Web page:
South Carolina stepped into the solar spotlight Tuesday with proposals by Duke Energy and South Carolina Electric & Gas to expand renewable energy.
Duke’s two Carolinas utilities filed plans they said would add 111 megawatts of solar energy in South Carolina by 2021. Less than 2 megawatts of solar there is now connected to Duke.
S.C. E&G asked for regulators’ approval to add about 100 megawatts of new solar in the same time frame. South Carolina had 4.6 megawatts of installed solar capacity in 2012.
Both filings follow state legislation enacted last year that requires utilities to produce 2 percent of their generation from the sun by 2021. The proposals, which need approval by the state’s Public Service Commission, also reflect other elements of a law that was intended to boost solar in the state.
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The law allows companies to lease solar systems to homeowners, making the technology more affordable. It also lets utilities build solar farms and recoup their costs as they would for traditional power plants.
Duke’s plan includes customer rebates of up to $5,000 to install rooftop solar arrays. It lets customers subscribe to community solar projects run by nonprofit groups, churches or schools.
Duke will also seek proposals to buy power or installations that generate more than 50 megawatts of utility-scale solar farms.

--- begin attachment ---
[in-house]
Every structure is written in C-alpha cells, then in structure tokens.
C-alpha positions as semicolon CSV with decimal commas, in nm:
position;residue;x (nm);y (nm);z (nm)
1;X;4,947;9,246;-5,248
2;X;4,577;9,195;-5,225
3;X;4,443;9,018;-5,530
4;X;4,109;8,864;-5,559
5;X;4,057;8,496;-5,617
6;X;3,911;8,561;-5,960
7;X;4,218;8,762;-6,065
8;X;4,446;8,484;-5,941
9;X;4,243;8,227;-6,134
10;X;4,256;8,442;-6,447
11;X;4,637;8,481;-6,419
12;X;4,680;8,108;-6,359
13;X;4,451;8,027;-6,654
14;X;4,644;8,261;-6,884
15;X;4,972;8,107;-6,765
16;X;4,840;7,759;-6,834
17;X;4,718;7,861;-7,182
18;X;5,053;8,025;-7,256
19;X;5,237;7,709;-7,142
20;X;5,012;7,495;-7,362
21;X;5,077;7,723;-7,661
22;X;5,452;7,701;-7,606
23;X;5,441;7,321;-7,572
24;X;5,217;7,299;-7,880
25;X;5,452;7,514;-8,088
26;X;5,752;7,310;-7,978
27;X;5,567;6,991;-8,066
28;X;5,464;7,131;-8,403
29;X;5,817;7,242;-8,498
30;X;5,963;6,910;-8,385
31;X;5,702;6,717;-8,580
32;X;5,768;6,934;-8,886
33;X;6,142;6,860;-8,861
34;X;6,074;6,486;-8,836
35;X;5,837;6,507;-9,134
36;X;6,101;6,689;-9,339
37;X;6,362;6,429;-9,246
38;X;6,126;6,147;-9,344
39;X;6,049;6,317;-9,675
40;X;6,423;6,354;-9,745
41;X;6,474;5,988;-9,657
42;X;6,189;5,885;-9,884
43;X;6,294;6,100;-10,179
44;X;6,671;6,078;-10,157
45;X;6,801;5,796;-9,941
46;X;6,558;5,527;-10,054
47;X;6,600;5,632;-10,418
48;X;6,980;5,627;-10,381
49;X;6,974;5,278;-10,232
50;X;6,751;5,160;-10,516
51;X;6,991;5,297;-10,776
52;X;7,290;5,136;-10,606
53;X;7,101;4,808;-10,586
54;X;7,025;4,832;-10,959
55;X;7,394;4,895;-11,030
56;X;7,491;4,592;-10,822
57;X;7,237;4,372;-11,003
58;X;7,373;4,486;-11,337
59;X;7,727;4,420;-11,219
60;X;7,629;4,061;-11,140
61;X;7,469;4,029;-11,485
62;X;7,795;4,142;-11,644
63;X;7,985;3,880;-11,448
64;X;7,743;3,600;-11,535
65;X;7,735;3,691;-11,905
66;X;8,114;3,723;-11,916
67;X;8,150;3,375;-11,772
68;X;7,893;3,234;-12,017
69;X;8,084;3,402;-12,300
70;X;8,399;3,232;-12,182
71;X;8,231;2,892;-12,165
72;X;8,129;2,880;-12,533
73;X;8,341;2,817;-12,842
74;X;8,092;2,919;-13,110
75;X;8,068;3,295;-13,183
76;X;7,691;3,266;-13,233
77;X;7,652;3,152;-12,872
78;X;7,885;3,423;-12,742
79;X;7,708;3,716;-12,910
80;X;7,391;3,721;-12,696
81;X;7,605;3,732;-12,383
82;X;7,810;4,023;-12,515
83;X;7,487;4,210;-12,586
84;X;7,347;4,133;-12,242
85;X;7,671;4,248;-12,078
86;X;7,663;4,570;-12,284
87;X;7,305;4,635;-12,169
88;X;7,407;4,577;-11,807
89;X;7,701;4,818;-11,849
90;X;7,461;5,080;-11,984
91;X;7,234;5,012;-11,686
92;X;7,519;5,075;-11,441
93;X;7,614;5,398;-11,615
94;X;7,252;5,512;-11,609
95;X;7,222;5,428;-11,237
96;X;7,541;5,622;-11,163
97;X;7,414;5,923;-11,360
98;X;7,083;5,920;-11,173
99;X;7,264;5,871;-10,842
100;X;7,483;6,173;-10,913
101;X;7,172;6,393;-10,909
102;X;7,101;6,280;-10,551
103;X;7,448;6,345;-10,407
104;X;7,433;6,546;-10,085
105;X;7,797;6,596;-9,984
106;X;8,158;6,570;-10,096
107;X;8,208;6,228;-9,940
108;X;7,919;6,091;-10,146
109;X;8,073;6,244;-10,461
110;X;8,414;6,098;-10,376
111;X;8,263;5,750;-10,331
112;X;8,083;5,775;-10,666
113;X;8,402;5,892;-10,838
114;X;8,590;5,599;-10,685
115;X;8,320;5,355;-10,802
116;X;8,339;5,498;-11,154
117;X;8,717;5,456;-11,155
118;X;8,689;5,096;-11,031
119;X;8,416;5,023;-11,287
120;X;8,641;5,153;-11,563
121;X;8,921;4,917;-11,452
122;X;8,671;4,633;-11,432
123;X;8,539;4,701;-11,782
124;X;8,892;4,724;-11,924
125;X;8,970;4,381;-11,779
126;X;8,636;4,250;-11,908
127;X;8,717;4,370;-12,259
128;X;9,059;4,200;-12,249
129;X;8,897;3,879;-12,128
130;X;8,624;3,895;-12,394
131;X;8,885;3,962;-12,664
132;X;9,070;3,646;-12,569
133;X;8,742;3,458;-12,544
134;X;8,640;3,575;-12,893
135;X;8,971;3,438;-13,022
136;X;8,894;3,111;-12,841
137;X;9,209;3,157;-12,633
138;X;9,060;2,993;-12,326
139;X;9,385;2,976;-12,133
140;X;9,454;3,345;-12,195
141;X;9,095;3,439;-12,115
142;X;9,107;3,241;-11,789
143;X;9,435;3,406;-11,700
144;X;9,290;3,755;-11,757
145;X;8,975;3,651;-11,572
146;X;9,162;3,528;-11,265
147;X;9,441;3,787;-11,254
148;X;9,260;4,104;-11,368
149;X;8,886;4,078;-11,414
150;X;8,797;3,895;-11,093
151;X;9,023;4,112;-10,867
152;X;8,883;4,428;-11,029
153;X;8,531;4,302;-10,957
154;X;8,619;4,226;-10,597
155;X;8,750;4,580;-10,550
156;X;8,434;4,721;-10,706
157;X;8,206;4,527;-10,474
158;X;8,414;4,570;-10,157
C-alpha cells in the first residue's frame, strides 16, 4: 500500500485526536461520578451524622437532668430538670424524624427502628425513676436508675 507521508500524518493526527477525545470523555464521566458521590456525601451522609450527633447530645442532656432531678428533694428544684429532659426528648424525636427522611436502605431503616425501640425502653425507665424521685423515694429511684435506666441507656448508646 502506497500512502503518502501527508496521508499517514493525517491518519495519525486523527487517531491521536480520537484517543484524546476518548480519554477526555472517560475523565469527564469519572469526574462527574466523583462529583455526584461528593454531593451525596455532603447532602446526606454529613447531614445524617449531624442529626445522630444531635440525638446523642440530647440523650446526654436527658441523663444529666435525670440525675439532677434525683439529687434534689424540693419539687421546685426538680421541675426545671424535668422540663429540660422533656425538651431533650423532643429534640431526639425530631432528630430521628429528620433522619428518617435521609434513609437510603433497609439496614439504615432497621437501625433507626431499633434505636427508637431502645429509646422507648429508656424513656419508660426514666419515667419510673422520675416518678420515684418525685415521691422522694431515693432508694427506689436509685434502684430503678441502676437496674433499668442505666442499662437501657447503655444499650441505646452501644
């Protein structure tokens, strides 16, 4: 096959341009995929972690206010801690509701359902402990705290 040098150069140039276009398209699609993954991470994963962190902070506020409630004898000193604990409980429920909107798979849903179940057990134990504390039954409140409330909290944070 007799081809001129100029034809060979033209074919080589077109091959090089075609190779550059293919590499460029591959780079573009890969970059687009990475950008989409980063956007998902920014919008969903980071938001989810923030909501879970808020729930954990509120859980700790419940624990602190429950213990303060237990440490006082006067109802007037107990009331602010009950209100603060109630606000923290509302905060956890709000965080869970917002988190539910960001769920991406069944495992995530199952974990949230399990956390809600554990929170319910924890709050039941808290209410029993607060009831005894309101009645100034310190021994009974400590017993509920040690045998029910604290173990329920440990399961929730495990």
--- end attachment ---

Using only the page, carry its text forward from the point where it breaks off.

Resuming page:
Duke has 720,000 customers in South Carolina. The program’s costs, estimated at $69 million, would be paid by customers.
The S.C. E&G proposal encourages customers to install solar systems by paying premium rates for the energy they generate and adding 45 megawatts at solar farms. Like Duke, it plans to help customers buy into community solar farms.
While North Carolina has become a solar star, now ranking fourth-highest nationally for installed capacity, South Carolina has lagged far behind.
The difference: North Carolina’s 2007 renewable-portfolio standard, which created markets for solar developers and investment tax credits.
“We haven’t had an RPS, and that’s going to move it,” said Dukes Scott of South Carolina’s Office of Regulatory Staff, which advocates for the public interest. “And, of course, North Carolina is a lot bigger than South Carolina.”
Duke Energy counts about 2,000 North Carolina customers with rooftop solar systems, compared to about 200 in South Carolina.
“South Carolina may be slower out of the starting gates, but we now have a good map of where solar can go in the future,” said Duke spokesman Randy Wheeless.